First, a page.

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Why Didn't Universal Display Soar After This Massive Earnings Report?

By Anders Bylund - Feb 21, 2021 at 11:57AM

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Long story short: long-term investors have nothing to worry about as short-term traders focus on the wrong data points.

Display technology developer Universal Display (OLED 0.43%) had a head-scratching kind of a day on Friday. The researcher behind most of the patented technologies that go into organic light-emitting diodes (OLED) posted fantastic fourth quarter results on Thursday evening. Revenue guidance for the next quarter was right in line with the current analyst view. Universal Display even boosted its dividend payouts by 33%, lifting the effective dividend yield to 0.4%. Analyst firms lined up to raise their price targets on the stock.

That type of report usually triggers a bullish share price move the next day. Universal Display rose as much as 2.7% on Friday morning, but then the stock turned around. At the end of the day, Universal Display's stock had fallen 5.2%.

What's the big idea?

A young busnessman scratches his head with a confused smile.

Image source: Getty Images.

By the numbers

Let's take a closer look at the actual results first. Universal Display's fourth quarter sales rose 39% year over year to $141.5 million. Earnings jumped from $0.68 to $1.13 per diluted share, which works out to a 66% increase. Your average analyst would have settled for earnings of roughly $0.64 per share on sales near $109 million.

Looking ahead, management's revenue guidance for the first quarter of 2021 pointed to approximately $545 million. The consensus sales estimate for this period stands at $546 million. The boosted quarterly dividend payout of $0.20 per share reflected management's "confidence in our robust future growth opportunities, expected continued positive cash flow generation and commitment to return capital to our shareholders."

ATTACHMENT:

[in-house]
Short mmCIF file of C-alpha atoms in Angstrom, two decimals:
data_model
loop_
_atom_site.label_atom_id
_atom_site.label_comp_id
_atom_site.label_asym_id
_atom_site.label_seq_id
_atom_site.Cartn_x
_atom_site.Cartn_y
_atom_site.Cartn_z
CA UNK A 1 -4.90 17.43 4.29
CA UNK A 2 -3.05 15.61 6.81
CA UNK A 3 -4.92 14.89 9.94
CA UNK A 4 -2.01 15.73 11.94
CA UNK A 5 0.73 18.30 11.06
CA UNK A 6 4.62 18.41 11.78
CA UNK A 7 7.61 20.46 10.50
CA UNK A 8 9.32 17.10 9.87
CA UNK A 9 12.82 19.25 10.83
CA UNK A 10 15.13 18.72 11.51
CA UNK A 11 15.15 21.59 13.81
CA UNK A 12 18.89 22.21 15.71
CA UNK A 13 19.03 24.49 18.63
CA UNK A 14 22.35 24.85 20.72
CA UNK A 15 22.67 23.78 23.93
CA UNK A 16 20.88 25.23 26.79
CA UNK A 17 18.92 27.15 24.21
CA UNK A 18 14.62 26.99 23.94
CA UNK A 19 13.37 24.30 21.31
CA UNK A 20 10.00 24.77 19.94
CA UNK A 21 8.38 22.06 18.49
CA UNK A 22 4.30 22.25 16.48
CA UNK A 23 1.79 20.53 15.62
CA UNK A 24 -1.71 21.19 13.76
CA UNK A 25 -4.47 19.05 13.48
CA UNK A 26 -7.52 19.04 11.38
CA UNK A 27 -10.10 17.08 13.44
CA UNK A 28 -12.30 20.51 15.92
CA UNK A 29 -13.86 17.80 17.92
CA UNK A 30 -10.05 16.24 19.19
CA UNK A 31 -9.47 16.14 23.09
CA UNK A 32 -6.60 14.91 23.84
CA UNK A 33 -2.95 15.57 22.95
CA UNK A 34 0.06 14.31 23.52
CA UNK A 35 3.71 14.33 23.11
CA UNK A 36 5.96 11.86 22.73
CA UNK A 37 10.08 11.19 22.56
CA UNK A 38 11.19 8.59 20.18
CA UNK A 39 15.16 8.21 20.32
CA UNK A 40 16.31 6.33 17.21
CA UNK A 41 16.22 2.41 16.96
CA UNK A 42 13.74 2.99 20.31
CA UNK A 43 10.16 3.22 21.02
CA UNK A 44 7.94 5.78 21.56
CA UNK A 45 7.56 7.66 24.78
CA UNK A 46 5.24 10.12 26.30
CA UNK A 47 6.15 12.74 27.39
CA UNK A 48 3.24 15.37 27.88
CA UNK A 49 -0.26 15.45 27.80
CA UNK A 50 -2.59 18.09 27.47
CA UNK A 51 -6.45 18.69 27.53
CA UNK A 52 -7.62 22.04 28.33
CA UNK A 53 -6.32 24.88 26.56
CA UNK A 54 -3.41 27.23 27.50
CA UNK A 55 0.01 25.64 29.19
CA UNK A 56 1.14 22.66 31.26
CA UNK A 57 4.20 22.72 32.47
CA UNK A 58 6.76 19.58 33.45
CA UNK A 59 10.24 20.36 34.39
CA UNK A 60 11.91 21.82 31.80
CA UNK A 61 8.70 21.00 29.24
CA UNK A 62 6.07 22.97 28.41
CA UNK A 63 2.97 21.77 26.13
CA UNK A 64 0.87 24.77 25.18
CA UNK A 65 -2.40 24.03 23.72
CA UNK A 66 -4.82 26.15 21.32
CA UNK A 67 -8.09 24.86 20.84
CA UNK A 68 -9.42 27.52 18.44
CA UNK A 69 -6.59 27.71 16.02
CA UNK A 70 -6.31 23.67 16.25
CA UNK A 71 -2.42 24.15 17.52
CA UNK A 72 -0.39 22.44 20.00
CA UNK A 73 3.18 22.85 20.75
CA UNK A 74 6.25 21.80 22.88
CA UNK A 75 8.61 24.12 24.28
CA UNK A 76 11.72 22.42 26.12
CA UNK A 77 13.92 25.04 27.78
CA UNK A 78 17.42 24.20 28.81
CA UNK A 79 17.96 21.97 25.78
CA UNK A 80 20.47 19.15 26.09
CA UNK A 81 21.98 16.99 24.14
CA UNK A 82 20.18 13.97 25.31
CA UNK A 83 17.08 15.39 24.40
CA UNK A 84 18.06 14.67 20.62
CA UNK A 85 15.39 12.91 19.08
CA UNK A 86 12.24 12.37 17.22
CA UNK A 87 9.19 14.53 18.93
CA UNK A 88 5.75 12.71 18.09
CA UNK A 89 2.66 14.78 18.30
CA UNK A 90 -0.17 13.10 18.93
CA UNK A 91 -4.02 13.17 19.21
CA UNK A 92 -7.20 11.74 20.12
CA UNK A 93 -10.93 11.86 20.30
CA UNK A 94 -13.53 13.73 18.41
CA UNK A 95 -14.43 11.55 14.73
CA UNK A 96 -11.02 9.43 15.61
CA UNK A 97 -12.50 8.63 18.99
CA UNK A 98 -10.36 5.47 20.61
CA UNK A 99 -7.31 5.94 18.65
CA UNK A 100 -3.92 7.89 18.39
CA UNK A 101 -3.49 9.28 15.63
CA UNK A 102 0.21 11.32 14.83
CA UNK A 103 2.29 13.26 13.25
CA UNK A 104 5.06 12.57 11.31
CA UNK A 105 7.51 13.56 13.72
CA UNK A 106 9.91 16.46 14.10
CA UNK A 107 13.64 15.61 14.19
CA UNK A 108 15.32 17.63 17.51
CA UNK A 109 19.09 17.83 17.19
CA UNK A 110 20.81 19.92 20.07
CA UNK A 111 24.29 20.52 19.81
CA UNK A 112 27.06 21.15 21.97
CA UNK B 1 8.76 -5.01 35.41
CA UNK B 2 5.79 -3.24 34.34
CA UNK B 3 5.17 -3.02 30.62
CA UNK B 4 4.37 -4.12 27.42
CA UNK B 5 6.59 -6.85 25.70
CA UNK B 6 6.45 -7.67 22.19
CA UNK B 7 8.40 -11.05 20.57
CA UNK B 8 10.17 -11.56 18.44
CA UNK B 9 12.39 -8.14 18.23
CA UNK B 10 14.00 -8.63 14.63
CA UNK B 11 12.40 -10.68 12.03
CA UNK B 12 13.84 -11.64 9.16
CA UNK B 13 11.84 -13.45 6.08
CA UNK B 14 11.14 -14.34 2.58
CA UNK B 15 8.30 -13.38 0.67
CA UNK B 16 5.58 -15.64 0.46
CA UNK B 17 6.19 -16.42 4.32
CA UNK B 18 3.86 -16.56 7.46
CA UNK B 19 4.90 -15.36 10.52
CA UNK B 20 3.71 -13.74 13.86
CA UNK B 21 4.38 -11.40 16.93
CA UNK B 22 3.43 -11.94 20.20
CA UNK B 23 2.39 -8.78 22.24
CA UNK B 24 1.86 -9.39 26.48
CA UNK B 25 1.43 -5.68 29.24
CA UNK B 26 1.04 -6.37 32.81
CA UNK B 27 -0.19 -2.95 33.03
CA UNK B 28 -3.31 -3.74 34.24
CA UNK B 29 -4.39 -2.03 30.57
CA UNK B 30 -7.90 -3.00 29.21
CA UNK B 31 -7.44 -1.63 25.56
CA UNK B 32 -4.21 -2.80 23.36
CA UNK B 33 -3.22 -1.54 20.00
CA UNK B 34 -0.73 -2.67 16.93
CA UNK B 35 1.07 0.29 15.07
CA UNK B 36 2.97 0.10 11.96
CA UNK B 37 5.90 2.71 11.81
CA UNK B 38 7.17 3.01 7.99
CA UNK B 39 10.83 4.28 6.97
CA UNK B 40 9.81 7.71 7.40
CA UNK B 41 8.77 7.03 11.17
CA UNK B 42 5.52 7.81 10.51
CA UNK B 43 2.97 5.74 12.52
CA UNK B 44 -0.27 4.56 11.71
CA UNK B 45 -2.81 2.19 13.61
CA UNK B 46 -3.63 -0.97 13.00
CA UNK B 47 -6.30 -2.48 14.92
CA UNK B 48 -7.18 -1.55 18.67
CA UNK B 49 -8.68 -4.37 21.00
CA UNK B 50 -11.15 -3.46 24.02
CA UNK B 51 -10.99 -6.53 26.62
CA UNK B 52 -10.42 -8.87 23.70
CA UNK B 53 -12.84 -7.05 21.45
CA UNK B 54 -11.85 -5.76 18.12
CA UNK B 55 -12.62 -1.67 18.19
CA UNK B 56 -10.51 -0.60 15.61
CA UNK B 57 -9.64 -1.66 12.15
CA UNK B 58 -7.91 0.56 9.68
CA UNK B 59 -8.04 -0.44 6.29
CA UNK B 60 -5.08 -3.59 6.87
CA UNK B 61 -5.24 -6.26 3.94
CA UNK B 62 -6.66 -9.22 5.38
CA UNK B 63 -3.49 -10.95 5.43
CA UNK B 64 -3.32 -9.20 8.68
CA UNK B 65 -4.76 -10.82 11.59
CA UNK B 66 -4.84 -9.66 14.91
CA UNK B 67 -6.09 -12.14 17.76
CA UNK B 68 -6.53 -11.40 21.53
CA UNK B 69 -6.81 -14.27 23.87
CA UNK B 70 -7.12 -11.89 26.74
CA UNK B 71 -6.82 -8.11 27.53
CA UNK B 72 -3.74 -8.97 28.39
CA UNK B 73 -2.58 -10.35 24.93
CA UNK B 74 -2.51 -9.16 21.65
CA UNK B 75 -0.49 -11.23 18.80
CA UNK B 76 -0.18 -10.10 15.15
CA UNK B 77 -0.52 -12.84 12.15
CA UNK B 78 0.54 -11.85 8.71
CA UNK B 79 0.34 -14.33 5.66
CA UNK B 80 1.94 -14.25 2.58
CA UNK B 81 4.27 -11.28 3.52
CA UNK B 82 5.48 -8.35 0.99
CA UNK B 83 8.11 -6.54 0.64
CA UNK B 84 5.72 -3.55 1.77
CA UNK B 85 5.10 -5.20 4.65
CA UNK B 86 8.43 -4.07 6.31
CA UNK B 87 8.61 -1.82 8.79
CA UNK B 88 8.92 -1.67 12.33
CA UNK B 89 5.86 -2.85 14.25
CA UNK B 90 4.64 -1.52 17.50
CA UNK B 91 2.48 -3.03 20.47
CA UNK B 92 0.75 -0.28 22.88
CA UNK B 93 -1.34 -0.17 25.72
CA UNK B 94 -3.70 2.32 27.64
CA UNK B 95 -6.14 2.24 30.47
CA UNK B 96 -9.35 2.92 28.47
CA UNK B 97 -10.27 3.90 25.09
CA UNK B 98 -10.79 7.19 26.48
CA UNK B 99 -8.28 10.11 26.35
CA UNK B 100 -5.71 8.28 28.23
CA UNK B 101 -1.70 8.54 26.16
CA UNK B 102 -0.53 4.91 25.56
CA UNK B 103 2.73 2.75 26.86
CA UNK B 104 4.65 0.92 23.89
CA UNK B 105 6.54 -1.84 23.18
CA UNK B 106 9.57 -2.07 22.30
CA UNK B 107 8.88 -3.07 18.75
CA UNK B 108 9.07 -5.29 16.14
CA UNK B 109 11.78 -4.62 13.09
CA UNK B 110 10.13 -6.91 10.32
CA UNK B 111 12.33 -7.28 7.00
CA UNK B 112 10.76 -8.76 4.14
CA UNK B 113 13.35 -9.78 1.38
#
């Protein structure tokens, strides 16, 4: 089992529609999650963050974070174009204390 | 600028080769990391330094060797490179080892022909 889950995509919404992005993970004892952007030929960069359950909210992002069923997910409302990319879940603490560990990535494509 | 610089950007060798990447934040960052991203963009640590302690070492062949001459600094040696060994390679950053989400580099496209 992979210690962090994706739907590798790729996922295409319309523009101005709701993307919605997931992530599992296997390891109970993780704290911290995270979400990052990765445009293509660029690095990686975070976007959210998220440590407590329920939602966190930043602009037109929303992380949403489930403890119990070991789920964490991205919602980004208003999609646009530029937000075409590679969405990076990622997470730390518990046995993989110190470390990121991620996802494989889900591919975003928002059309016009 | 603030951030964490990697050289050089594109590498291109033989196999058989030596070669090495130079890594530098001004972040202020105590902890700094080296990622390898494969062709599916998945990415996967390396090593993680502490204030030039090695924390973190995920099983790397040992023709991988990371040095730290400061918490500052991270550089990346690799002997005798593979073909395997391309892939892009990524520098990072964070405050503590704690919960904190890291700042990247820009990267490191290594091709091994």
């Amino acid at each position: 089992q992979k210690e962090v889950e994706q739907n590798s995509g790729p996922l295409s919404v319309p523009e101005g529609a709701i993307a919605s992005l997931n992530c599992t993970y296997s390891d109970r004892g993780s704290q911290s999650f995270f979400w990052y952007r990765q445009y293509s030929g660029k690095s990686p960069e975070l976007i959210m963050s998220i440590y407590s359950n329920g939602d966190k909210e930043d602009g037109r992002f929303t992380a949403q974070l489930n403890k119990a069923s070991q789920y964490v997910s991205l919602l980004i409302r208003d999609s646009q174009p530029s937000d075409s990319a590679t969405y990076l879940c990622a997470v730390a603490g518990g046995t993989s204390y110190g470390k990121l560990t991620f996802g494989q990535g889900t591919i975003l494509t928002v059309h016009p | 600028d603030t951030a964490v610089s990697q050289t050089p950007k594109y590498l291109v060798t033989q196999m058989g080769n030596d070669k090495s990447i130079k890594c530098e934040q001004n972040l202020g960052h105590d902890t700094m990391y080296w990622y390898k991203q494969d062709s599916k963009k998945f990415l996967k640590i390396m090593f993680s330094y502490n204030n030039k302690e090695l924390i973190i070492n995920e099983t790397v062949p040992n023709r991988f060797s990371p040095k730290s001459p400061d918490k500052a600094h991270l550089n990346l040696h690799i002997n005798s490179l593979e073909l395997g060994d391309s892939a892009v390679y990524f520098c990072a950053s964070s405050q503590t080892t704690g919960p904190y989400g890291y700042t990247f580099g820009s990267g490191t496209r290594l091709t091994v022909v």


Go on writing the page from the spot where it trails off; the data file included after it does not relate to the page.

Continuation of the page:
Nothing but good news and blue skies so far.

What's the downside, then?

The impressive fourth quarter sales included a $17 million boost from catch-up posts under the ASC 606 revenue accounting standard. The same ASC 606 review also lowered Universal Display's projected OLED material sales over the next few quarters, having already booked those material sales in the fourth quarter. CFO Sidney Rosenblatt explained that all of the ASC 606 adjustments were a direct result of the COVID-19 pandemic, so that's a unique one-time review that doesn't change Universal Display's long-term business at all. It did affect the company's financial reports from a short-term perspective, though.

If you skipped the last paragraph at the first mention of accounting adjustments, that's perfectly fine. In short, the top-line results look a bit lumpy right now but the business is firing on every cylinder.

What else is going on?

Dig a little bit deeper and you'll find that Universal Display's largest customers are building and activating new factories for OLED television screens these days. Big-screen TVs consume a lot of OLED materials and the company's licensing deals typically base their royalties on the total area of OLED panel production. Therefore, large screens are a huge growth opportunity for this company.

On top of that, Universal Display has developed a new vapor jet printing technology that could lower the manufacturing costs for large-screen OLED panels dramatically. The company formed a new subsidiary named OVJP to commercialize this technology, starting with an alpha-grade demonstration system that should be ready in 2022.

Photo of a big-screen TV set, showing a colorful image on the curved screen.

Image source: Getty Images.

Universal Display is still a solid buy in my book

Universal Display has not stopped pouring rocket fuel in its tanks, and the company is exploring massive target markets such as lower-cost OLED TV sets and power-sipping lighting panels. The stock is trading 15% below January's all-time highs, having gained 26% over the last 52 weeks and 90% in two years.

It's not a cheap stock, but Universal Display is a high-octane growth stock whose value is better measured in terms of sustained revenue growth. If you thought Universal Display shares looked interesting before this week's earnings report, the company did absolutely nothing that takes away from its long-term value proposition. You may want to take advantage of this myopic market reaction to some pointless accounting adjustments and pick up a few shares right now.

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